hope will halt the decline in oil production attributed mainly to
the neglect of existing facilities. Oil extraction dropped 12% in
1993, officials said. Russia received a similar loan of $610
million for the oil sector in June 1993.  Louisa Vinton, RFE/RL,

Minister Pavel Grachev told Interfax on 29 June that Russia
intended to establish what was described as a "huge" military
district in the North Caucasus that would boast mobile and other
forces as well as powerful weaponry. Grachev said that Moscow had
been working diligently over the past two years to transform the
district into an army group capable of waging either small or
large conflicts. He also said that the district's regular military
forces would, in accordance with Russia's military doctrine, be
available to help Interior Ministry troops with domestic security
operations. Grachev's remarks came at the start of an inspection
tour of troops deployed in the Northern Caucasus. Although the
report of his comments was too vague to assess with certainty, it
suggested that Russia's continued force build-up in the region
could eventually test constraints imposed by the Conventional
Forces in Europe (CFE) Treaty.  Stephen Foye, RFE/RL, Inc.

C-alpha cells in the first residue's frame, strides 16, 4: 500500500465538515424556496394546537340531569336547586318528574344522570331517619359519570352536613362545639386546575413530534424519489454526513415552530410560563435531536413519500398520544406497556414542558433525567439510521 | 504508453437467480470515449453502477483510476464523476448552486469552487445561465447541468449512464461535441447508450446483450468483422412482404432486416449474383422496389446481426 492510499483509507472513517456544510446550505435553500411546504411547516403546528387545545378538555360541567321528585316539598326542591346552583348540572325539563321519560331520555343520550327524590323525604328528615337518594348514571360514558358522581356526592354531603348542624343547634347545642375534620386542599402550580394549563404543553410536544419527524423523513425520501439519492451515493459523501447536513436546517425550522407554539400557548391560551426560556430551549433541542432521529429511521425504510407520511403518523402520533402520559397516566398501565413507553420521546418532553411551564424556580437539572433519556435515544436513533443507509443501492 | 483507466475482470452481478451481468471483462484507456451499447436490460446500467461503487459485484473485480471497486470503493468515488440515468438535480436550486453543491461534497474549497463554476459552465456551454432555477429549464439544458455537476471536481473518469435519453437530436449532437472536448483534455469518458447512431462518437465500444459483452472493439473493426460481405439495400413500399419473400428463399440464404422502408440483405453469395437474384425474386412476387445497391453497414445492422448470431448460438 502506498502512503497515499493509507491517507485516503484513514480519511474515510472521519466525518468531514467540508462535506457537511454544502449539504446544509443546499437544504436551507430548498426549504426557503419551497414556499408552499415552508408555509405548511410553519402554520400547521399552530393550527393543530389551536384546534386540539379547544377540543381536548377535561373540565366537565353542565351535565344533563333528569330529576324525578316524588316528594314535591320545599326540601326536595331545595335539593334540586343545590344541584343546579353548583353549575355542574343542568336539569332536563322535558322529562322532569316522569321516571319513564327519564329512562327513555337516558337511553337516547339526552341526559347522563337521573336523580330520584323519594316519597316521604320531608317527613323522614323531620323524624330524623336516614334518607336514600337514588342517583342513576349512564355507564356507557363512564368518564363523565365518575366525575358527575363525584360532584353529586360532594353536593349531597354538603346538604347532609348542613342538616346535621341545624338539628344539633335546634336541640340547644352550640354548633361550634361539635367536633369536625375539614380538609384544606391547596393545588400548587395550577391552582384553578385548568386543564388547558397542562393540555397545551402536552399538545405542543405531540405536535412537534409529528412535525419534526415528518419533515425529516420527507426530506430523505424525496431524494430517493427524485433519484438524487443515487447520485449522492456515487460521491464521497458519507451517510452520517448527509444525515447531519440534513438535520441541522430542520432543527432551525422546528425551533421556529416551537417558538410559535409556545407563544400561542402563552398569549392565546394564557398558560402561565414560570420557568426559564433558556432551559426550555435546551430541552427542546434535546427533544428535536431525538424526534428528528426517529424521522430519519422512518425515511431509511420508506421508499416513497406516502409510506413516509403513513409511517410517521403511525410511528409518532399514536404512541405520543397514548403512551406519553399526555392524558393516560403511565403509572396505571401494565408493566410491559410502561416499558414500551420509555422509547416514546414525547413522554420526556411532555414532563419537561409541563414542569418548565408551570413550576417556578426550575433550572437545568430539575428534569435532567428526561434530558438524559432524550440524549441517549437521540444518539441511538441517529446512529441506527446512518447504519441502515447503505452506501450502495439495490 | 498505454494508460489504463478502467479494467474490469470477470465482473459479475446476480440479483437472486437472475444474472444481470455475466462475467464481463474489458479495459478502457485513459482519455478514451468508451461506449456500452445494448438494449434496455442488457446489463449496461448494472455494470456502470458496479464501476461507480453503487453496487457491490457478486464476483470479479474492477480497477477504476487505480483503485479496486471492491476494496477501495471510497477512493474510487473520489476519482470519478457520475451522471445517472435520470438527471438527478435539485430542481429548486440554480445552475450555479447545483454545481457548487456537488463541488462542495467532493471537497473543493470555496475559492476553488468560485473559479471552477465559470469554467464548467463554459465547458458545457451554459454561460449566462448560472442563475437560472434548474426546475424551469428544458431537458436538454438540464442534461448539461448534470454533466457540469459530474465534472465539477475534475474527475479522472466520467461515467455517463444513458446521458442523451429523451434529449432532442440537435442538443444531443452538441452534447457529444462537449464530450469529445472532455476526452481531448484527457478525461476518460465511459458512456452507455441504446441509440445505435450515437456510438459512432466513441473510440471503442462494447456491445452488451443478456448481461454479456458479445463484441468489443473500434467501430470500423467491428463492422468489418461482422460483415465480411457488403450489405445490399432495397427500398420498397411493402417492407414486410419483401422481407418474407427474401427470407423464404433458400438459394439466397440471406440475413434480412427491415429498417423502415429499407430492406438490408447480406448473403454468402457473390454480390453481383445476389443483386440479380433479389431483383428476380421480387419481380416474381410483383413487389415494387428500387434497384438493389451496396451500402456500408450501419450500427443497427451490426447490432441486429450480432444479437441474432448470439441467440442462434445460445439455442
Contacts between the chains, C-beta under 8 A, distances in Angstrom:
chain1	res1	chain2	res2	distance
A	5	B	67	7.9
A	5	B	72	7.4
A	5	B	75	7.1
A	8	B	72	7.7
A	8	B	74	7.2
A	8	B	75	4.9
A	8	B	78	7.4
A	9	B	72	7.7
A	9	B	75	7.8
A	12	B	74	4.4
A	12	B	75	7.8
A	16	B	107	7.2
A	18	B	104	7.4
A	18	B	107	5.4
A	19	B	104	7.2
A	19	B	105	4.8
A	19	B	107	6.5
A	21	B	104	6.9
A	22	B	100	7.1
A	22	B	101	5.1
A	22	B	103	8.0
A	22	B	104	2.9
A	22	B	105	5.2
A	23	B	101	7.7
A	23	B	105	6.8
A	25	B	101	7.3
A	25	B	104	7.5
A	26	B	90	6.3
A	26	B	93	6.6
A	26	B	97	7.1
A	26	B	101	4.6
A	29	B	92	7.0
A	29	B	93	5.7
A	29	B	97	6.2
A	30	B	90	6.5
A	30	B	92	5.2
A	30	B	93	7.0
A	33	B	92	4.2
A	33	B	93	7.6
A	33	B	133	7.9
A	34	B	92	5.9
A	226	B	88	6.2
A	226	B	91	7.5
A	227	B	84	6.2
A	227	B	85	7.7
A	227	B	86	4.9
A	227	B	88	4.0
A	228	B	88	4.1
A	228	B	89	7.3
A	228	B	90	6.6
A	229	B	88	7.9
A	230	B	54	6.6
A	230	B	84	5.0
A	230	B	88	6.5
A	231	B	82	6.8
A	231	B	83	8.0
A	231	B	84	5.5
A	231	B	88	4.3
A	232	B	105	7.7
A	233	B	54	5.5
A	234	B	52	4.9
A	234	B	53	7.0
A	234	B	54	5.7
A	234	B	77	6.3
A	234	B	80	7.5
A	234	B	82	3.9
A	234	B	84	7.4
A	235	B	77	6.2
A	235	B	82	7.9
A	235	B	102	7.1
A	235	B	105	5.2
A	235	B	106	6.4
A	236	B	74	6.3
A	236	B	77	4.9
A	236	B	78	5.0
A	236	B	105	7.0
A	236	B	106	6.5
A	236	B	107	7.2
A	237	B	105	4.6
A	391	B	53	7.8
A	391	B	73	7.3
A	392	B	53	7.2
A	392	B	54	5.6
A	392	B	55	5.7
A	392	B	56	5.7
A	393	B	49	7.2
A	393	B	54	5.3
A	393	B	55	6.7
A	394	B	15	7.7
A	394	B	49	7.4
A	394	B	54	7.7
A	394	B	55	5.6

spokesman Grigorii Karasin has dismissed charges leveled by
Washington that allege that Russia is concealing information about
the development and testing of chemical weapons, The New York
Times reported on 30 June. A week earlier the US State Department
had accused Moscow of breaking a joint agreement to exchange
information on chemical weapons stockpiles by failing to provide
data on binary weapons. Karasin called the charges groundless and
said that Moscow would seek clarification of data provided by the
US. The newspaper also quoted a spokesman from the Russian Defense
Ministry who said that no binary chemical weapons had been
produced; he reportedly did not categorically deny the charge that
research continued. Concern in the US over Russia's activities in
this area have been heightened by the well-publicized arrest and
subsequent release of Vil Mirzayanov, a Russian chemist who
charged that Russia continued development of a binary chemical
weapon.  Stephen Foye, RFE/RL, Inc.

DEFENSE INDUSTRY UPDATE. In a 29 June interview with Interfax,
Russian First Deputy Defense Minister Andrei Kokoshin said that
the development of dual use technology constitutes one of the main
priorities in Russia's defense conversion effort. He said that the
Defense Ministry, the State Committee for Defense Industries, and
the Economics Ministry were jointly carrying out research in the
practical application of dual use technology in hopes of
preserving the defense sector's mobilization potential and
developing a national industrial policy. Meanwhile, another